Liturgically and theologically, we have celebrated the Incarnation of Emmanuel, “God with us” at Christmas. This past Sunday we commemorated the Baptism of Jesus as we enter the beautiful season after Epiphany. Epiphany means ‘manifestation’ and bears witness to Jesus’s unfolding identity as the Son of God – first to the Magi and eventually to the whole world.

In the account of Jesus’s baptism from Mark’s gospel, the heavens split open announcing the cosmic significance of what has just happened. The voice from heaven affirms Jesus as the beloved Son of God. The dove is a reminder of the hovering Spirit at creation bringing order out of chaos. The entire story, which will follow, is the story of Jesus and of what God did through him. The beloved Son of God will reorder the cosmos and herald a new kin-dom and a new way of being where everyone belongs regardless of race, class, or social status. Where mercy and forgiveness are spoken in acts of kindness and love. Where there is peace in our homes, in our communities, and among the nations of the world.

Our baptism establishes our identity. Jesus is who God says he is, and we are who God says we are. Through baptism we are also beloved of God. “For as many of you as were baptized into Christ have put on Christ.” (Gal. 3:26-27) This identity established at our baptism is only a word until it comes to life in convincing power in the unfolding story of our lives in Christ.  But this means that we must daily live our baptism, responding to God’s gracious gift of new beginnings and possibilities in our lives. Every day we must open ourselves up to God’s Holy Spirit saying yes in all the big and little things we do and seeing God-with-us in the faces of the people we meet. If we can do this, we will find that God comes to us, renewing in us what God began in our Baptism. Emmanuel comes to us so that we can come to God.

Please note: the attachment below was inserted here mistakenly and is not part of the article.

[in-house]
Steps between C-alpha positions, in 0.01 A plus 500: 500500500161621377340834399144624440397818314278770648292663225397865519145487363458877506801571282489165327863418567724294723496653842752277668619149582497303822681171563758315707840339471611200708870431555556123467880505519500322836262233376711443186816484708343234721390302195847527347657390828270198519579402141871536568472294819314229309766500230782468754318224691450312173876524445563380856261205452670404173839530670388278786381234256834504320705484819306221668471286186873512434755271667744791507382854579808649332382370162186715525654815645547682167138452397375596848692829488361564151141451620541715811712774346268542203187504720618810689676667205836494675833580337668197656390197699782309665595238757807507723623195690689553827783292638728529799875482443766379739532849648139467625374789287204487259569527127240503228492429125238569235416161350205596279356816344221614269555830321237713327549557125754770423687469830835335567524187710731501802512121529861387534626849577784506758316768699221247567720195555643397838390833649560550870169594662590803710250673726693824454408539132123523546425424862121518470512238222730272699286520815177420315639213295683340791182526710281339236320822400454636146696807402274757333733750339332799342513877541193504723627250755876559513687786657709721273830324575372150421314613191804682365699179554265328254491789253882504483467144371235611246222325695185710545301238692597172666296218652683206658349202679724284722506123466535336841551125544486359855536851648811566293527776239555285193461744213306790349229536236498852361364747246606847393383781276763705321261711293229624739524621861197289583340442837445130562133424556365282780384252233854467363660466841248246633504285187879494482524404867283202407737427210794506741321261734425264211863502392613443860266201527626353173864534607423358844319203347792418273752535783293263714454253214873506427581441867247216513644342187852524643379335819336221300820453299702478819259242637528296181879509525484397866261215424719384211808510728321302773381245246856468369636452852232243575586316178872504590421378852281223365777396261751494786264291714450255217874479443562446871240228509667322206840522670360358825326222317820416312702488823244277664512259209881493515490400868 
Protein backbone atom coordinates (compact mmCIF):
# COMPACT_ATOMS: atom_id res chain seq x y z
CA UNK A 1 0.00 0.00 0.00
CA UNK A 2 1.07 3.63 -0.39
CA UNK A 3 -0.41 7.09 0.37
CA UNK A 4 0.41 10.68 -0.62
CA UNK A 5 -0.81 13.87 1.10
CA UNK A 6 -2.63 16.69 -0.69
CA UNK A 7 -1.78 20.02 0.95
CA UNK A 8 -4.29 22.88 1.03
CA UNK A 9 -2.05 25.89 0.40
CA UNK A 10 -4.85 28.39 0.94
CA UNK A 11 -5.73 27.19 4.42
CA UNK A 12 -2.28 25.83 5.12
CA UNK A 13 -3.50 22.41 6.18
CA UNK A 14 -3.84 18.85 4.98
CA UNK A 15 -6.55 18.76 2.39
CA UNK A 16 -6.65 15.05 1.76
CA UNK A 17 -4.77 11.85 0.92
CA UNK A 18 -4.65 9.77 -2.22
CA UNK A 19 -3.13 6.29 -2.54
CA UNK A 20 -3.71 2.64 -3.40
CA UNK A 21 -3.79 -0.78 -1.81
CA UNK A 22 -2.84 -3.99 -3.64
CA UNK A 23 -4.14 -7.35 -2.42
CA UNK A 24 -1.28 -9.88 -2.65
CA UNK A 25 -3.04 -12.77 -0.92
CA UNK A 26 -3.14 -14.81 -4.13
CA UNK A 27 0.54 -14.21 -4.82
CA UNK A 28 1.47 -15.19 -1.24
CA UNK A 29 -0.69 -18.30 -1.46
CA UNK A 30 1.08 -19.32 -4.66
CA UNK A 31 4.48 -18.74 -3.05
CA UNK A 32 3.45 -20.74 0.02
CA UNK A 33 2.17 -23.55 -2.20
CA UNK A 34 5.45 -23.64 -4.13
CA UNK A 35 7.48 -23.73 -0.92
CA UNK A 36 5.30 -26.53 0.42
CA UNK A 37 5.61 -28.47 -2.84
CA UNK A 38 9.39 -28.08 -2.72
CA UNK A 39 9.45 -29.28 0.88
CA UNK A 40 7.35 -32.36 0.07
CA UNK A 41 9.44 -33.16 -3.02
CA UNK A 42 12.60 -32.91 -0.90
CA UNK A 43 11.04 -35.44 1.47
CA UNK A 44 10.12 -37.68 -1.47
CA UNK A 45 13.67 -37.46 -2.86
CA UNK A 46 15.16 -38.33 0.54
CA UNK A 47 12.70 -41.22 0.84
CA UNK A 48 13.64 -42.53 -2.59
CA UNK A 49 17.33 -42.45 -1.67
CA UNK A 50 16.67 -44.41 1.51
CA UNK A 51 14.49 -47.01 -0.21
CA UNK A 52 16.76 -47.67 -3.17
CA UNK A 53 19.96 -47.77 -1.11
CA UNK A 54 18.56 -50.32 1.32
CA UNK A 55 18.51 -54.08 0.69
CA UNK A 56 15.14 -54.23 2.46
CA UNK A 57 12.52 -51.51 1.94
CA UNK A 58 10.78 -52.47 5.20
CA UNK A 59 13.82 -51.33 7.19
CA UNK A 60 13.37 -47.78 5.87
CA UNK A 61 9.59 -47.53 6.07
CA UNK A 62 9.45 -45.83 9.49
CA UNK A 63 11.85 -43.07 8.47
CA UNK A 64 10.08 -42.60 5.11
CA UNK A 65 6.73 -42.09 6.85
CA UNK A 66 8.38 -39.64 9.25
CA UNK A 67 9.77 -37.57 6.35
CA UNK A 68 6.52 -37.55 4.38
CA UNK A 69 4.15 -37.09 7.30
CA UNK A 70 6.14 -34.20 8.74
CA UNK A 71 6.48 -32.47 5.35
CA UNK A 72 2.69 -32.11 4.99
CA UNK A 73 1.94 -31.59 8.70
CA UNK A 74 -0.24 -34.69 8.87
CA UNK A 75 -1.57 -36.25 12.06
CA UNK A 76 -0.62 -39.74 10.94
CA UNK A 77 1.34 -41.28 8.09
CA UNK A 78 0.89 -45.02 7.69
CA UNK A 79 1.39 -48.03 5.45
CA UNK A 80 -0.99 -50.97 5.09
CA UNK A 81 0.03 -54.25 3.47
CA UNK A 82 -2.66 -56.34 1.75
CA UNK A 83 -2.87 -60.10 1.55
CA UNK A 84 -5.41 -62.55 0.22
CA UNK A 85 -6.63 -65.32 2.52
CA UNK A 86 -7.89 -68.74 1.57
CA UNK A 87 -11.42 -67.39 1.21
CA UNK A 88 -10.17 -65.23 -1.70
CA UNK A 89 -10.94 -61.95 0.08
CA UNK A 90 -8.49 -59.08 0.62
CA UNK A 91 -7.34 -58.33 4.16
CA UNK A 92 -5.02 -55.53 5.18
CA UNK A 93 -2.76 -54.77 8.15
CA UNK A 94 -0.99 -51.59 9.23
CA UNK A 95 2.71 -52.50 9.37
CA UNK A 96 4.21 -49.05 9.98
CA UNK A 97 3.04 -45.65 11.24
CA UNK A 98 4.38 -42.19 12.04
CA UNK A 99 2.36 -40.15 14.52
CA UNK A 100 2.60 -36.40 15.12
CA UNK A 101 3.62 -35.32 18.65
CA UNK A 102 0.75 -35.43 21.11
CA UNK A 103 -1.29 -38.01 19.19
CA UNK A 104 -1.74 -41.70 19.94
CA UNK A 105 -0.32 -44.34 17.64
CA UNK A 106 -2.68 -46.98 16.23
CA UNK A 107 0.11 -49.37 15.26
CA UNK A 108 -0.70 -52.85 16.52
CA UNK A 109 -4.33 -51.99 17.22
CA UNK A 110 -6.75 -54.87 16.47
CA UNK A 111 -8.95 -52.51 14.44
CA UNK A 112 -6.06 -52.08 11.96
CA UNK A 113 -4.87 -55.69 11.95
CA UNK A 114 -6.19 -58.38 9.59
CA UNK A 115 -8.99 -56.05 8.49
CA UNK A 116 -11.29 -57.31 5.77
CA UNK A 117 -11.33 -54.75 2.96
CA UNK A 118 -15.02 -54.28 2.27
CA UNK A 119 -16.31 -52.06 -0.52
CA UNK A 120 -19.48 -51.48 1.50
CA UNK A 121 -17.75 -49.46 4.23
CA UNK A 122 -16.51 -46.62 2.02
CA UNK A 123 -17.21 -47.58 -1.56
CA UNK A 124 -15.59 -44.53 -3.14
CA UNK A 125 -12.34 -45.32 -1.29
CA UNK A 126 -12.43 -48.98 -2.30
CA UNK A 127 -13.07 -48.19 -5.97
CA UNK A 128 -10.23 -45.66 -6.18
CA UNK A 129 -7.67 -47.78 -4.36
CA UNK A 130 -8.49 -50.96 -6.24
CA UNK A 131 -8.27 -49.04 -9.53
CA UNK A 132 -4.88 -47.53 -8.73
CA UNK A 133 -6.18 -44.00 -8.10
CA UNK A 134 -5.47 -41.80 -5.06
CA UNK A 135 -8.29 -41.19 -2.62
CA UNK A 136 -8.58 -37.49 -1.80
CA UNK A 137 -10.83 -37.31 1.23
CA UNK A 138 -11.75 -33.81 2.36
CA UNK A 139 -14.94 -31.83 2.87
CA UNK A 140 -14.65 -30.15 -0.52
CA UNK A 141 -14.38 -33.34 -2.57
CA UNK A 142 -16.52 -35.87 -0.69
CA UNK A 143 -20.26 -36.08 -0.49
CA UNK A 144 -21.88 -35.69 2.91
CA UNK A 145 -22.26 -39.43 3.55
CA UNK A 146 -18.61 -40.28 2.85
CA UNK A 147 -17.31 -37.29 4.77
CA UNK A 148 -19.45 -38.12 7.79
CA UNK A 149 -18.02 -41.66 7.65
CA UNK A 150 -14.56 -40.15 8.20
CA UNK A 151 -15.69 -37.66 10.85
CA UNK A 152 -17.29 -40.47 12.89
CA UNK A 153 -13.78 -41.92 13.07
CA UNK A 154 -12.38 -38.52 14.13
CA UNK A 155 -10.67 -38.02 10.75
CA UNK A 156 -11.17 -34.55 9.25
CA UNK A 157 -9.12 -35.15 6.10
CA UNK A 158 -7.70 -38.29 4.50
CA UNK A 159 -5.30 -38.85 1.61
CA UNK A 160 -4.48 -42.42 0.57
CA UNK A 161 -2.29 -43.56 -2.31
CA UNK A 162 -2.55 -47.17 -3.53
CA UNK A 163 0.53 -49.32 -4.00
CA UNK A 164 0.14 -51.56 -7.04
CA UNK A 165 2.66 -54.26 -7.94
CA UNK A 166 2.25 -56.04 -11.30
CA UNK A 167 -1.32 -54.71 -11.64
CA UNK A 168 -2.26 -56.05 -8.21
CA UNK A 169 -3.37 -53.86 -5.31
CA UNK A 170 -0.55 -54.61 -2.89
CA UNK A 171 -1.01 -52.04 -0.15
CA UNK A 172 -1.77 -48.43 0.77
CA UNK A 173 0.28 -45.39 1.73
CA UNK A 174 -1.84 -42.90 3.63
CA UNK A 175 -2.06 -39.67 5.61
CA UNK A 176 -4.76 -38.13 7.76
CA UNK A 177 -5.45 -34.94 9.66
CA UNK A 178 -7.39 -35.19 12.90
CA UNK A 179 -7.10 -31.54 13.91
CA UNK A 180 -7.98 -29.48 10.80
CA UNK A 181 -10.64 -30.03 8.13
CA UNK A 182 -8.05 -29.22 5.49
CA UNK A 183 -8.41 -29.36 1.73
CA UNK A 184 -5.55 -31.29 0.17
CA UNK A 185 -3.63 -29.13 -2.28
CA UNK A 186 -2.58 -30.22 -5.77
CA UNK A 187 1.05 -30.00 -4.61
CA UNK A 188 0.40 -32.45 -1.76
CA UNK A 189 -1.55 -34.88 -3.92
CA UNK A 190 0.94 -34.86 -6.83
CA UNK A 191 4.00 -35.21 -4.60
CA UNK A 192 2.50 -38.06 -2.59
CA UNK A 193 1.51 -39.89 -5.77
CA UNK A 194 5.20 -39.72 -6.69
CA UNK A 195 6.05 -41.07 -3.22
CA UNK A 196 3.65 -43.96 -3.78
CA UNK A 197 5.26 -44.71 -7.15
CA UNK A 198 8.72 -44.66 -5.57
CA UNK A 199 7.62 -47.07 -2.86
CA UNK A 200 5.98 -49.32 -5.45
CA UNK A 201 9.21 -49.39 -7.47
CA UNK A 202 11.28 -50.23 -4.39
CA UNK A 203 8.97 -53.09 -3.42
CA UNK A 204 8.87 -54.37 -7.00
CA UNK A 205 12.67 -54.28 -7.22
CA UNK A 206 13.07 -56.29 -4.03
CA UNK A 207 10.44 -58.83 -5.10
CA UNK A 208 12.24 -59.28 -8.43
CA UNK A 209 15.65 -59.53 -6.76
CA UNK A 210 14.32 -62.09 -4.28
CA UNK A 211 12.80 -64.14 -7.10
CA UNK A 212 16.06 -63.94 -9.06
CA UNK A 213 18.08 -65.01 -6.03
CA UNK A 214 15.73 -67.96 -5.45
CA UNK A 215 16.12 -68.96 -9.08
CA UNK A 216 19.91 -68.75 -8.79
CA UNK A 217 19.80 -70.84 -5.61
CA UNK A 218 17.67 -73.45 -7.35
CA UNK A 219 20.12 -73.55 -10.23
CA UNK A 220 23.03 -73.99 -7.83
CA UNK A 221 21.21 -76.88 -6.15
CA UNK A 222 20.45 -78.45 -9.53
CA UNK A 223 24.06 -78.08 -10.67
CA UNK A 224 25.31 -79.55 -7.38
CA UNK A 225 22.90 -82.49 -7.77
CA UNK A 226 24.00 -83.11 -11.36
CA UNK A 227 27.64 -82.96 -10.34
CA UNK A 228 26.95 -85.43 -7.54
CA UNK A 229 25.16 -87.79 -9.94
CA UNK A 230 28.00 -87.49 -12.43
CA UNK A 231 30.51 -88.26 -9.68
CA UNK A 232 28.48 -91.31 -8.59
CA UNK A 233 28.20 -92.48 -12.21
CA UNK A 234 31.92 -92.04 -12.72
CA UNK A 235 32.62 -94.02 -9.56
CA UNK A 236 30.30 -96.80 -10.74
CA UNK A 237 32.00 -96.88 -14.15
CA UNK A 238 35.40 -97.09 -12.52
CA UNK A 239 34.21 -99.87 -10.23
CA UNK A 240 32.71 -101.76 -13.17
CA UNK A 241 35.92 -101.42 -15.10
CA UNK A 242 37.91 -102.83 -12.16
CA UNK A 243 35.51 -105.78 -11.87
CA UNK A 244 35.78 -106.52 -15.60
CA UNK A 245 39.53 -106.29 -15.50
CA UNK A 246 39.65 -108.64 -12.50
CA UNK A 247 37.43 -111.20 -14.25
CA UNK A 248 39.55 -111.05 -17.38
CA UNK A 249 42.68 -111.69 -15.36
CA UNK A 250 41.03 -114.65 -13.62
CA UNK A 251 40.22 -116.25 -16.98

I can say for a fact that there are days where this is easy for me and days when it is difficult and challenging. Some days the Spirit’s work in me seems vivid and meaningful; some days it is not. Some days I respond with joy and hope to the Spirit’s leading and some days I want to hide from it. But I know that nothing about my baptism and life in Christ is about my feelings but about the truth that the Spirit’s presence is within me regardless of how I might be feeling on any given day and has been since before I was born. Every day, the God who named you and me, claimed you and me, and gifted you and me in baptism, claims us again – but this is all the Spirit’s work.

In this New Year, my prayer is that God’s Spirit will blow fresh new winds in our lives and make us co-creators with God – refreshing us when we are weary, soothing us when we are hurting, comforting us when we are sad, disrupting us when we are too comfortable and prodding us ever onwards to do new things in God’s name, pouring out God’s love upon us until we are all remade in God’s image and likeness.

With love and affection,

Scroll to Top